Aid officials in Central African Republic have said that more than 500 people had been killed over the past week in sectarian fighting.
Antoine Mbao Bogo with the local Red Cross said late on Tuesday that aid workers had collected 461 bodies across the capital of Bangui since Thursday. That figure does not include the scores of Muslim victims whose bodies were brought to mosques for burial.
France deployed around 1,600 troops in the country after fighting between Muslims and Christians escalated.
French forces are trying to disarm militias awash in automatic weapons in cities and towns, where would-be fighters are tough to distinguish from civilians. Two French soldiers were recently killed while carrying out operations against militias in the capital, Bangui.
The security and humanitarian situation in the country is deteriorating to alarming levels, London-based rights group Amnesty International said on Wednesday, revealing that its team saw 15 bodies awaiting burial outside a mosque in the capital on the same day.
Muslim leaders in Bangui told Associated Press news agency on Wednesday that at least four men had been killed by French forces during disarmament efforts in the last several days.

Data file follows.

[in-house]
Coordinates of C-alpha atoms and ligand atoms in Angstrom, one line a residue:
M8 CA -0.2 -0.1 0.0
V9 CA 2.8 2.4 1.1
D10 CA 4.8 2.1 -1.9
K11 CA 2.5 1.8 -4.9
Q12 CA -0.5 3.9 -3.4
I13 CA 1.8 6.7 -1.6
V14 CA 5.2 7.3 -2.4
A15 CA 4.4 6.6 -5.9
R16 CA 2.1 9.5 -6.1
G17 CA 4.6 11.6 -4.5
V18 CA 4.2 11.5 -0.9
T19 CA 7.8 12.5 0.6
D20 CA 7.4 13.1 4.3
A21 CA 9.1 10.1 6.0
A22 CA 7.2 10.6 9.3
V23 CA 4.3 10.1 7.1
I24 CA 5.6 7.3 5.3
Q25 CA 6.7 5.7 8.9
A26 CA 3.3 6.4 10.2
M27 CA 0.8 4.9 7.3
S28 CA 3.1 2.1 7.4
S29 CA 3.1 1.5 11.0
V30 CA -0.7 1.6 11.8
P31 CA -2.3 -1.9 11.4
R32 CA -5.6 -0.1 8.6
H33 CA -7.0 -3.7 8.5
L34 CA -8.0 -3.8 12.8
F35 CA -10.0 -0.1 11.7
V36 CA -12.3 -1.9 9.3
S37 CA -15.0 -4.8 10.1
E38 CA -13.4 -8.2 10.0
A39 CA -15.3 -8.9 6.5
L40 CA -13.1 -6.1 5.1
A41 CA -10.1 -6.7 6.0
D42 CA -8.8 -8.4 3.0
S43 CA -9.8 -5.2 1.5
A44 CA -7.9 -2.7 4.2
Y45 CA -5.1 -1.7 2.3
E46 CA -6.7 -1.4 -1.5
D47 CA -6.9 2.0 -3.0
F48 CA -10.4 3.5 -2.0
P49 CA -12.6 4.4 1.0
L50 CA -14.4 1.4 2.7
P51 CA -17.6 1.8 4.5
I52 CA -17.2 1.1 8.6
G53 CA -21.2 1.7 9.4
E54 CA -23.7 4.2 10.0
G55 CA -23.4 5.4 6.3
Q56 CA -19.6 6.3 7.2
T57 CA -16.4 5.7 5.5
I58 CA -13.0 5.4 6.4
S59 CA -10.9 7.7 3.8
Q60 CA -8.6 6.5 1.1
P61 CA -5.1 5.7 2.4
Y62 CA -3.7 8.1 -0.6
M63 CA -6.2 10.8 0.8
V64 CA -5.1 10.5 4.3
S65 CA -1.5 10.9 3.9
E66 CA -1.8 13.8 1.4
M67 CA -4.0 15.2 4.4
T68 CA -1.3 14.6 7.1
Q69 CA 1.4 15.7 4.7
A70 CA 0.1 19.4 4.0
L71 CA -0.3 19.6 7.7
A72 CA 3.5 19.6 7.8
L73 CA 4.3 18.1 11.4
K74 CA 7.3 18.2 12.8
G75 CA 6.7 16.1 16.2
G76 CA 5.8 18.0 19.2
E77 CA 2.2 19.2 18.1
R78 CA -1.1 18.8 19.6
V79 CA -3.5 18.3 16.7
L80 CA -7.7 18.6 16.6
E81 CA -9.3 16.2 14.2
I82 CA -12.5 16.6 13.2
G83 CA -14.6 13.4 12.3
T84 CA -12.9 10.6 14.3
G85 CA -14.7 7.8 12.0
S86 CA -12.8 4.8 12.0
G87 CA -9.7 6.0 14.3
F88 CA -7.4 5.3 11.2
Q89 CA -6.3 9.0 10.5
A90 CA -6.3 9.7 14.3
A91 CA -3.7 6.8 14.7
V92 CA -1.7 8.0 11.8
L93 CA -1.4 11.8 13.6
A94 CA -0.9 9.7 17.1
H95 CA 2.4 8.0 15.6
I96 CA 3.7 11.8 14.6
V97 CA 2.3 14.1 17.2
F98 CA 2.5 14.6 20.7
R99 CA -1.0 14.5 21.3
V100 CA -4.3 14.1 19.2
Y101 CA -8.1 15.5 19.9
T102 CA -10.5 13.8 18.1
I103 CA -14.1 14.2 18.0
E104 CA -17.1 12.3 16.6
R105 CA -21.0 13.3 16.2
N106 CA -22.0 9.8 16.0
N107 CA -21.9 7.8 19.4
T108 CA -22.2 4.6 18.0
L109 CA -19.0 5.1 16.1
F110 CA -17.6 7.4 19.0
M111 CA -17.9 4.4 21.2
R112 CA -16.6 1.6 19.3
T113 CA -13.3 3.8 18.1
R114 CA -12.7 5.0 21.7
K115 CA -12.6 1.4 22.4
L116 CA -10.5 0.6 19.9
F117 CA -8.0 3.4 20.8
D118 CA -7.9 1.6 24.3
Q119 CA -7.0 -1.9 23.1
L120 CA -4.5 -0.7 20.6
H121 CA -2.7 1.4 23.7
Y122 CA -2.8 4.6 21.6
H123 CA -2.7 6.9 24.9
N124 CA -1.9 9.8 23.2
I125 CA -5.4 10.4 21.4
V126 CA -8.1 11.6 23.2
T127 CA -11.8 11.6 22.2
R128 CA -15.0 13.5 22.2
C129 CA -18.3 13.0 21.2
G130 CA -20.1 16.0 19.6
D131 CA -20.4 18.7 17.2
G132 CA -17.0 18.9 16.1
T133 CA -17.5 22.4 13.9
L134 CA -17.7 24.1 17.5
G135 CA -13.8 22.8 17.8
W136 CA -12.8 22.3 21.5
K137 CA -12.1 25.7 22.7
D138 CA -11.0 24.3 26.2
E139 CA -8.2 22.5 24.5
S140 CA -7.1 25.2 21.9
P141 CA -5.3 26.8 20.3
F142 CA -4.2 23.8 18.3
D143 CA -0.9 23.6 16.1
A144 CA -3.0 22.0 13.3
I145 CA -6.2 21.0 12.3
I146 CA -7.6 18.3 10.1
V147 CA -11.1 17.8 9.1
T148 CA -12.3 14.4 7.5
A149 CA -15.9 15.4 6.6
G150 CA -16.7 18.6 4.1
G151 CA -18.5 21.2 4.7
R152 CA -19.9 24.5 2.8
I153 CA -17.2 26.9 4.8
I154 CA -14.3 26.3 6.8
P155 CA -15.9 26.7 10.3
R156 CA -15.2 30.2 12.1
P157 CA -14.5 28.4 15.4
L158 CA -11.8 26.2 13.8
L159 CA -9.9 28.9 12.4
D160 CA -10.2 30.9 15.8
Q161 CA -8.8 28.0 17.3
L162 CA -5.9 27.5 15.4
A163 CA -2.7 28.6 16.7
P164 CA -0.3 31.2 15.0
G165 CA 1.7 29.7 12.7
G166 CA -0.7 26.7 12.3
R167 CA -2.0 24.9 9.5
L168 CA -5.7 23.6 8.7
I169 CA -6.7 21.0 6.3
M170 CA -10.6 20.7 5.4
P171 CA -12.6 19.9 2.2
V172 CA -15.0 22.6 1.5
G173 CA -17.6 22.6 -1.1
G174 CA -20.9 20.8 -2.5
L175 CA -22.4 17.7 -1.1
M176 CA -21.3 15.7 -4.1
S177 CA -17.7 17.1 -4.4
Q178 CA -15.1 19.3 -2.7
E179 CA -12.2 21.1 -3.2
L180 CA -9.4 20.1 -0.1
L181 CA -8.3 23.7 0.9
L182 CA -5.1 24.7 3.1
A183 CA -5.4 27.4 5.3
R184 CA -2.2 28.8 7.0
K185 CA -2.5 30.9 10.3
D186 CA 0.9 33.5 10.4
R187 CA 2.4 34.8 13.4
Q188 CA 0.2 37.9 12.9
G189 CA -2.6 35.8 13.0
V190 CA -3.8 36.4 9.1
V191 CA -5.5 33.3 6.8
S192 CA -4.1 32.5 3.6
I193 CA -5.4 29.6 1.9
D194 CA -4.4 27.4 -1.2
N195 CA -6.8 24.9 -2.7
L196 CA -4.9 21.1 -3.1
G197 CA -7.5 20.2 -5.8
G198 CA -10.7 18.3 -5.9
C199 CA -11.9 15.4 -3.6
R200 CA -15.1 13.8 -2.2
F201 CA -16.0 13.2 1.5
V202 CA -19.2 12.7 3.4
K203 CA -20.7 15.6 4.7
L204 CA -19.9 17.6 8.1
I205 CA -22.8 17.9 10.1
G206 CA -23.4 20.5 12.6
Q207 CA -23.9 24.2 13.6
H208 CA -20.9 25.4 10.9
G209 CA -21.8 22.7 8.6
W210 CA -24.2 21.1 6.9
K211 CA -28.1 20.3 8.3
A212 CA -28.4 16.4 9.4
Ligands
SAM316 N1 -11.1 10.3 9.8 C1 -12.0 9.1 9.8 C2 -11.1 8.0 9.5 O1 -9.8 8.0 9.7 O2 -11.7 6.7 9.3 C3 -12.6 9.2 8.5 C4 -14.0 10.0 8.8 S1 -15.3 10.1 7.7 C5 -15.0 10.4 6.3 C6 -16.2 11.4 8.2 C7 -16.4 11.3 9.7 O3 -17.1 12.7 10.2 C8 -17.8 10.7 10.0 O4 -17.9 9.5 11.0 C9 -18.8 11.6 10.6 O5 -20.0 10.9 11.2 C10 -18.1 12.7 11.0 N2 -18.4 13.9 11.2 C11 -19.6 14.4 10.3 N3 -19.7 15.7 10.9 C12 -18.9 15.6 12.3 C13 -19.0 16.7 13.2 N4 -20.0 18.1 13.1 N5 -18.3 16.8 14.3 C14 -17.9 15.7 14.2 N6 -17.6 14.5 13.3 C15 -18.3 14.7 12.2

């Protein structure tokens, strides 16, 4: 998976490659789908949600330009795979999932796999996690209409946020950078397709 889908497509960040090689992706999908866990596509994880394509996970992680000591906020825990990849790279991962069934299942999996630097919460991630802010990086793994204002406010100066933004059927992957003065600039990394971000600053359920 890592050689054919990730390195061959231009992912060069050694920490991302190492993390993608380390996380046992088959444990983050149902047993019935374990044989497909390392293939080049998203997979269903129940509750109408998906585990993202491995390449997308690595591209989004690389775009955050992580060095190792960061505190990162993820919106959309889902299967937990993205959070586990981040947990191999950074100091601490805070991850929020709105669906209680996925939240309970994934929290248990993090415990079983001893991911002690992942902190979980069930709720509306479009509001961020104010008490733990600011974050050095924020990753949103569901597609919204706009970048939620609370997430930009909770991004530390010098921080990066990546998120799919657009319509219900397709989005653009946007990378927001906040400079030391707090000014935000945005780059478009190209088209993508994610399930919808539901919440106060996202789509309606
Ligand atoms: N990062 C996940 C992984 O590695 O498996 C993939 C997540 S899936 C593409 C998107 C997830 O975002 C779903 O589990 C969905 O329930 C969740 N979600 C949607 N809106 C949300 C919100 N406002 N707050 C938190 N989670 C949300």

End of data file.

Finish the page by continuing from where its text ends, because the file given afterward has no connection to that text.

Al Jazeera’s Nazanine Moshiri, reporting from a church in Bangui on Wednesday, said that hordes of people running away from violence were seeking refuge in similar places. She also said United Nations organisations such as the World Food Programme and UNICEF were distributing food, hygiene kits and other sorts of aid in such places, which are filled with people seeking shelter.
"Muslims and Christians lived in this country peacefully for hundreds of years. What is happening is tearing apart communities," she said.
"What everyone here is saying is that they need protection. If they do not get it, they will take the matter in their own hands. And that is the biggest fear here: people starting to take up arms."
Francois Hollande, the French president, accompanied by his Foreign Minister Laurent Fabius, visited the violence-hit country on Tuesday.
Addressing French troops on the ground, he said that France's intervention in CAR is dangerous but "necessary" to avoid a bloodbath.
The French campaign to pacify its former colony is "necessary if one wants to avoid carnage here", Hollande said.
"For weeks, massacres were conducted and horrendous violence was done to women and children."
The fighting in the former French colony is between the mainly Muslim Seleka rebels - originally from neighbouring Chad and Sudan - and the Christian anti-Balaka whose name means "anti-machete", the weapon of choice for Seleka.
The Christian fighters oppose the Muslim ex-rebels in charge of the CAR since March.
Michel Djotodia, rebel leader-turned interim president, has largely lost control of his loose band of fighters, who ended up being disbanded.